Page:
4 Information Sources for Evidence-Based Leadership & Management (ELM)

The term “evidence-based” was originally employed in the field of Medicine to guide how Doctors make decisions regarding patient care. Evidence-based management improves a leader’s decisions by disciplined application of the most relevant and current scientific evidence. Although many definitions of evidence-based management are available, Briner, Denyer and Rousseau (2009) define it as how leaders can be more effective in all aspects of their jobs including making decisions about employees, teams or organizations through the conscientious, explicit and judicious use of research information. Evidence-based leadership and management © (ELM) is a specific case of evidence-based management that focuses on leadership knowledge and how to apply it. For EBL, these sources of information include the following:

1. The best available scientific evidence – Research published on leadership and management.
2. The best available organizational evidence – interviews and/or surveys from people in your organization.
3. The best available expert evidence – knowledge from experts in the field.
4. Value-added evidence — Information from stakeholders – for example, stock price to shareholders or the organization’s promotion of women and minorities into upper management positions.

Evidence-based leadership & management takes the “guesswork” out of being an effective leader. We have decades of scientific research on what leaders can do to be more effective. In this blog, I will be discussing the four sources of evidence to share this wealth of knowledge with you. The most relevant scientific research on leadership and management will provide you with the tools you need to address the most current challenges managers now face. Second, I believe that you need to conduct interviews and/or surveys with people in your organization to assess what is specific to your situation so that you understand how to correctly apply EBL. Third, I will be interviewing experts from academe, consulting and organizations who will share their knowledge. Finally, I will examine the value-added contributions that leaders today must monitor so that their organizations remain viable – what metrics matter and how you must monitor them.

While evidence-based management is not a new concept, I will provide a focused approach on how leaders can be more effective by employing the four sources of evidence I have described in this post. I look forward to your comments and questions so that I can research answers to your questions.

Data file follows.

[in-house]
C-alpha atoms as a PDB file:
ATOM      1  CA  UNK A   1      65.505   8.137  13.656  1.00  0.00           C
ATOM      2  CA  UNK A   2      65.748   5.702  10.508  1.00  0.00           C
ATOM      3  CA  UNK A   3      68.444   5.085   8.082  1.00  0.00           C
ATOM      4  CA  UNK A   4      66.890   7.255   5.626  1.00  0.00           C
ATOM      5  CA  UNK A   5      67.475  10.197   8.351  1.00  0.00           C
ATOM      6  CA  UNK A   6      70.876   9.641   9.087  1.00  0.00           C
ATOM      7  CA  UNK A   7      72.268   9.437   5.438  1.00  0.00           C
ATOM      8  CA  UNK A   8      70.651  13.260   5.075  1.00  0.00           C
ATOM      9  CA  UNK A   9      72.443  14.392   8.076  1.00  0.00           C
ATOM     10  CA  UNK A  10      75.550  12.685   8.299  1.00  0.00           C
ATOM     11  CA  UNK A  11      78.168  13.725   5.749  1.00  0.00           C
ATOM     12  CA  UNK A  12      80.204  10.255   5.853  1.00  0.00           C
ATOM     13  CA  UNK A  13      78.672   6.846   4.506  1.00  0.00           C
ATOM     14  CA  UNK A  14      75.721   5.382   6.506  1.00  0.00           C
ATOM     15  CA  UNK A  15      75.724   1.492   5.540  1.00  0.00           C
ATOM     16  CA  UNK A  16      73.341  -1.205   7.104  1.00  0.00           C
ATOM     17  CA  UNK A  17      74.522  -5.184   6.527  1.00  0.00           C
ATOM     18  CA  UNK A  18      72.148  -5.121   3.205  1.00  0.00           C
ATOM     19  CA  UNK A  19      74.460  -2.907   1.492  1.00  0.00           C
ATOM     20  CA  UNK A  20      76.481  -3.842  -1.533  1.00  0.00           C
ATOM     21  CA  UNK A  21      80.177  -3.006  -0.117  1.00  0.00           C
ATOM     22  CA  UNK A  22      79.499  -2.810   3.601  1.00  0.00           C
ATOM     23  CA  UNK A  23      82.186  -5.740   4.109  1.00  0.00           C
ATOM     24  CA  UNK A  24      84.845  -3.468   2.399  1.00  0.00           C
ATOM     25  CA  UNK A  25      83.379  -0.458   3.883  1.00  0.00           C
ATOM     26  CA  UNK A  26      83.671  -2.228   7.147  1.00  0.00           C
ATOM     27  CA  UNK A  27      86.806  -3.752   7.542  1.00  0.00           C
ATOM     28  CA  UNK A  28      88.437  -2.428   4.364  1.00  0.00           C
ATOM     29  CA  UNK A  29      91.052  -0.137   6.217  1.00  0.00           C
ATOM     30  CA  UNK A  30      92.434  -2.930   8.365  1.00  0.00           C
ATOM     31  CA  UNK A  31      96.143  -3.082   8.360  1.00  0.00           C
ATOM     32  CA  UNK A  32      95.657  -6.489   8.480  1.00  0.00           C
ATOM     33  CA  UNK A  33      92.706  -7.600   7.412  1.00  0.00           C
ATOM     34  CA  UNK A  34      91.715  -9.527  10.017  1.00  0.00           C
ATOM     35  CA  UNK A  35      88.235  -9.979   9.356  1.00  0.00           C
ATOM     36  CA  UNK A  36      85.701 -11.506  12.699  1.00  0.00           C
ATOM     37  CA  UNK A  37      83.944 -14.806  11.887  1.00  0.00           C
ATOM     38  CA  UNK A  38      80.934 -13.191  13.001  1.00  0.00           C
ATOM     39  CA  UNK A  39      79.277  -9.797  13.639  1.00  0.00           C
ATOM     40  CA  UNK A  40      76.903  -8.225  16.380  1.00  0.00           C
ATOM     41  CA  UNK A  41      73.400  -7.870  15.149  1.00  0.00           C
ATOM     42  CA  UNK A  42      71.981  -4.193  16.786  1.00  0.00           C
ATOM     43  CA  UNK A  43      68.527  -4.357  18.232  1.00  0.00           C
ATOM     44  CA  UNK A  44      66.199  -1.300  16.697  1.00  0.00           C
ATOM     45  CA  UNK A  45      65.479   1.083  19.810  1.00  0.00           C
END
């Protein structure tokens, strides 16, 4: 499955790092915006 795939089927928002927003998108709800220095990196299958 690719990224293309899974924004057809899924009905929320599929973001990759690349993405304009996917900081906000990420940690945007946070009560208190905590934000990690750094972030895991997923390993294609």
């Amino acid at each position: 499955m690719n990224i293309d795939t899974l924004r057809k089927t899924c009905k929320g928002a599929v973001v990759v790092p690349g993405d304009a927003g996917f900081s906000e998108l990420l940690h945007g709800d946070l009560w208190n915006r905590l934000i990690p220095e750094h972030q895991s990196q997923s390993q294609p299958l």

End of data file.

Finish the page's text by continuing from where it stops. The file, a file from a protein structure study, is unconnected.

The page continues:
Briner, R.B., Denyer, D. and Rousseau, D. M. (2009). Evidence-based management: Construct cleanup time? Academy of Management Perspectives, 4, 19-32.

Are you in the In-Group or the Out-Group with your Boss?

If you are in the out-group, you know it. Your boss spends more time with others in your work team. They get more challenging assignments and more resources. You may have seen them get higher pay raises and promotions. Your boss just seems to like them more. How and why did this happen?

Research over the past 40 years by George Graen and his associates has shown that the differentiation of work groups into “trusted assistants” (the in-group) and “hired hands” (the out-group) follows a predictable pattern. The in-group has a lot more of what we call Leader-Member Exchange or LMX. High LMX followers have more influence in decisions, more freedom to innovate in their work, more communication with their boss and they are more satisfied with their work.

In 1987, George Graen and I described the process through which high LMX emerges:

  1. Role-taking: The leader evaluates your abilities and talents. Based on this, she offers you opportunities to show her what you can accomplish. This is the “testing phase” as the boss makes offers and you respond (or fail to respond). Not responding is a ticket to the out-group.
  2. Role-making: In the second phase, the leader and member take part in informal negotiations and a trusted assistant role is created for the member. There is an unspoken understanding of benefits in exchange for hard work and support of the goals of your boss. Mutual trust is built in this stage. This involves both social and economic forms of exchange. For example, loyalty to one another is a relationship exchange and provision of budget for a new project is an economic form.
  3. Role-Routinization: A pattern of ongoing social exchange between the leader and the member has been developed. Being an in-group member means that you are dependable and go above your written job description. You and your boss now have sustained high levels of respect, trust and loyalty and you genuinely like one another. You stop keeping track of favor-doing for one another because you are both dependable and come through for one another.

If you are in the in-group, you hopefully can begin to see how this happened. In future blog posts, I will explore the LMX approach and discuss what you can do to move out of the out-group. Share this post with your boss!